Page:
Terrorists endanger Templar sites

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A photo I took inside Karak castle in 2013

The news that Karak castle in Jordan had been attacked by members of the so-called Islamic State is horrifying and shocking. Much worse that a Canadian tourist, Linda Vatcher, was killed in the skirmish along with members of the Jordanian security forces. Linda’s son Chris was also injured. Our thoughts go to them at this terrible time.

I visited Karak (or Kerak as I spelt it then from the Arabic) in 2013. It’s a stunning place to see and underneath is a warren of mysterious tunnels. The fortress was the stronghold of the notorious Raynald of Chatillon who apparently wasn’t averse to chucking his enemies off the battlements. And I can assure you that the drop is steep and vertiginous. It eventually fell to the forces of Saladin but not without a long and bitter fight.

IMG_3797Sadly, I will not be returning to Karak anytime soon. This is one of many Templar sites across Syria and Jordan that are off limits as war rages in the region. The splendid Krak des Chevalier was reportedly damaged during fighting in 2014, the BBC reported. While the outside walls looked pretty much intact, the interior had taken a pounding and there was rubbled strewn everywhere.

We might say – well, tough for those buildings but people come first. And that would be right. However, the deliberate demolition and vandalism perpetrated by so-called Islamic State against historic buildings is calculated to destroy the spirit of the Syrian, Jordanian and Iraqi peoples. The terrorists know that when they release film of Roman, Templar or ancient Muslim sites being reduced to dust, that it cuts deeply.

This is part of their year zero strategy to convince us that everything before them was false and sacrilegious and that history now begins with their self-proclaimed “caliphate” – rejected by most Muslims worldwide. So we must do whatever we can to defend these great places and assist in the rebuilding and repair after the wars have dissipated. We must preserve the past to build the future.

Fans of the Templars and fans of the Saracens will need to come together to protect the heritage of the Middle East that means so much to all of us.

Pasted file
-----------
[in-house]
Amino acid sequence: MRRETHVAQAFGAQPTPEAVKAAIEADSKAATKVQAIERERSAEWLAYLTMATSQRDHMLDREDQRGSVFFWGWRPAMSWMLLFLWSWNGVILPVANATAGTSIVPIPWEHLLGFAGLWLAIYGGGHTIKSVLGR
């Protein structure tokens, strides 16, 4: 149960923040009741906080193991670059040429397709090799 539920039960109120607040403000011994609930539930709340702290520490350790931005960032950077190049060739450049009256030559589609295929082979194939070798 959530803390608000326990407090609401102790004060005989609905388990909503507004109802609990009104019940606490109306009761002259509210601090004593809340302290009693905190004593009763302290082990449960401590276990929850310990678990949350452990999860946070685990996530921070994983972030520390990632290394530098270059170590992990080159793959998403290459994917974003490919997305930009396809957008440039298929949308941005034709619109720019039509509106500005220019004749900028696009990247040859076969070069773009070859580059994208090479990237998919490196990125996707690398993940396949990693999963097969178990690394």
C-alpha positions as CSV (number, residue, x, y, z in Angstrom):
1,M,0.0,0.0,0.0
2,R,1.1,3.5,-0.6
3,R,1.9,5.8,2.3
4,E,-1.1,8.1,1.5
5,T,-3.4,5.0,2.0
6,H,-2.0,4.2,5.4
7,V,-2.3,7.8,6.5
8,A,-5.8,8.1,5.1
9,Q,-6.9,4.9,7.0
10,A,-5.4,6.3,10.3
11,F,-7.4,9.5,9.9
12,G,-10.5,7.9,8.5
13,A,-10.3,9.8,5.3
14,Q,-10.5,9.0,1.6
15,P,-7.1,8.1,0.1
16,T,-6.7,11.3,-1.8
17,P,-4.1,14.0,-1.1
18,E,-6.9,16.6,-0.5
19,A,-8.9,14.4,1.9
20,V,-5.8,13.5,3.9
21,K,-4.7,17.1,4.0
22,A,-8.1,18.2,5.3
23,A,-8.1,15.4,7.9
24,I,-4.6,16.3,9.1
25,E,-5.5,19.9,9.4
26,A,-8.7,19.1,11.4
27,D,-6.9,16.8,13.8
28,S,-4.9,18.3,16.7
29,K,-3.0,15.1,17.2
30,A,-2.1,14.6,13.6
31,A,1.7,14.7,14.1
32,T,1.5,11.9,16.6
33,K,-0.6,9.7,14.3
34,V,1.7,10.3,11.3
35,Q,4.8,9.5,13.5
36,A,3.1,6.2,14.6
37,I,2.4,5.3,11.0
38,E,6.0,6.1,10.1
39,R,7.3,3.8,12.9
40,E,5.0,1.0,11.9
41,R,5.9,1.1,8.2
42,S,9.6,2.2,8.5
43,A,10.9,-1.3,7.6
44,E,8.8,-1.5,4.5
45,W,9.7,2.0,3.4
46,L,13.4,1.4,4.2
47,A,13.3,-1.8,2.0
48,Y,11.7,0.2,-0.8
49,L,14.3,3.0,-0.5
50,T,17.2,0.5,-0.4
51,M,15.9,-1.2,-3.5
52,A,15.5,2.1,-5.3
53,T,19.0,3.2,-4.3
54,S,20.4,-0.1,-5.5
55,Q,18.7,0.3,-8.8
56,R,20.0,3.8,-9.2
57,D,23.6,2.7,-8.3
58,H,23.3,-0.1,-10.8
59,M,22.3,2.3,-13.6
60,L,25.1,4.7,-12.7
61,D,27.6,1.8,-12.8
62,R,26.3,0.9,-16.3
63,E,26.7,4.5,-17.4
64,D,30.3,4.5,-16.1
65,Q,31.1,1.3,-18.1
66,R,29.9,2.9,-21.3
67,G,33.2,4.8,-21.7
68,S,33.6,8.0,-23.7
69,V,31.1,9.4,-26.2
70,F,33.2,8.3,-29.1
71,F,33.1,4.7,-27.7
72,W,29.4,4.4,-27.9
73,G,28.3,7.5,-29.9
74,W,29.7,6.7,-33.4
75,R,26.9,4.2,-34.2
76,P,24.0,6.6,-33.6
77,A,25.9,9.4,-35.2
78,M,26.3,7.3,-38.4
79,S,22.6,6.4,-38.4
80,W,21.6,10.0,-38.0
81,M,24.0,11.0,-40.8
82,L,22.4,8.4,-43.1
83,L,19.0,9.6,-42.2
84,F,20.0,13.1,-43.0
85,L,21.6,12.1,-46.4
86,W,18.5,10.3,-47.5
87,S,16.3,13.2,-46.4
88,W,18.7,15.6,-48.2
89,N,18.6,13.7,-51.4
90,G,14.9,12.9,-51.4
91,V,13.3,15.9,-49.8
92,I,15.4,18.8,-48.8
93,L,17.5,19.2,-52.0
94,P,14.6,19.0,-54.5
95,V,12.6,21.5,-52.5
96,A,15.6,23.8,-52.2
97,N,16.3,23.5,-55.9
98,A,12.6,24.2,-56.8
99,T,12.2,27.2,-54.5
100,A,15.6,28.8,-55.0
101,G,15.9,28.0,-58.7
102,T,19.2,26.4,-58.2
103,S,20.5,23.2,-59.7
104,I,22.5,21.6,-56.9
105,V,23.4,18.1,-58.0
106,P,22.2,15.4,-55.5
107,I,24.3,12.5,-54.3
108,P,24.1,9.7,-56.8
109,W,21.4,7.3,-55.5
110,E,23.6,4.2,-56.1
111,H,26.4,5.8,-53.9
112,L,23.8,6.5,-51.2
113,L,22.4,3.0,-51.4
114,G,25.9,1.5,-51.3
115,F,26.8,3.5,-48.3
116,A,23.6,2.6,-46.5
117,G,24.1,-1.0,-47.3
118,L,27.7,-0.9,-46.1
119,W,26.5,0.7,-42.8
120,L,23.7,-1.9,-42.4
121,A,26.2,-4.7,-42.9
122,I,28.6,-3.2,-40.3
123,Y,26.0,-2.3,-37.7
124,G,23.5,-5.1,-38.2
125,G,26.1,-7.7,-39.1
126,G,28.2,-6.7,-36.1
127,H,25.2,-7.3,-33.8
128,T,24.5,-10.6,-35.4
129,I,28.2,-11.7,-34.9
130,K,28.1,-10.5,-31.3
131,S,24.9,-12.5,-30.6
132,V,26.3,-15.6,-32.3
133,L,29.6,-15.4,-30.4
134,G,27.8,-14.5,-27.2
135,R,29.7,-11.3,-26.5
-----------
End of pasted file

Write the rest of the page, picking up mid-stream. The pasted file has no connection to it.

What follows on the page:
And on that note – Merry Christmas and a prosperous 2017!

 

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The ancient souk of Aleppo in Syria is destroyed

Gosh – what can one say? The horror being faced by the people of Syria is stomach churning and to add to their misery, the very buildings that have given them both pleasure and a livelihood from tourists are being bombed and severely damaged. Roman, Byzantine, Crusader and Ottoman monuments have suffered. Now we have news that the souk of Aleppo – a UNESCO protected site – has been set ablaze in fighting. It’s doubtful the building as it was now exists. Read more HERE.

Syria – historic sites being blasted in civil war

Coat of arms of Syria -- the "Hawk of Qur...
Coat of arms of Syria — the “Hawk of Qureish” with shield of vertical tricolor of the national flag, holding a scroll with the words الجمهورية العربية السورية (Al-Jumhuriyah al-`Arabiyah as-Suriyah “The Syrian Arab Republic”). (Photo credit: Wikipedia)
English: Frontal view on the Citadel of Aleppo...
English: Frontal view on the Citadel of Aleppo Deutsch: Die Zitadelle von Aleppo, frontale Sicht (Photo credit: Wikipedia)
Krak des Chevaliers in Syria. It is an 11th ce...
Krak des Chevaliers in Syria. It is an 11th century castle and was used in the Crusades. It was one of the first castles to use concentric fortification, ie: concentric rings of defence that could all operate at the same time. It has two curtain walls and sits on a promontory. (Photo credit: Wikipedia)
English: Southern part of inner wall of Krak d...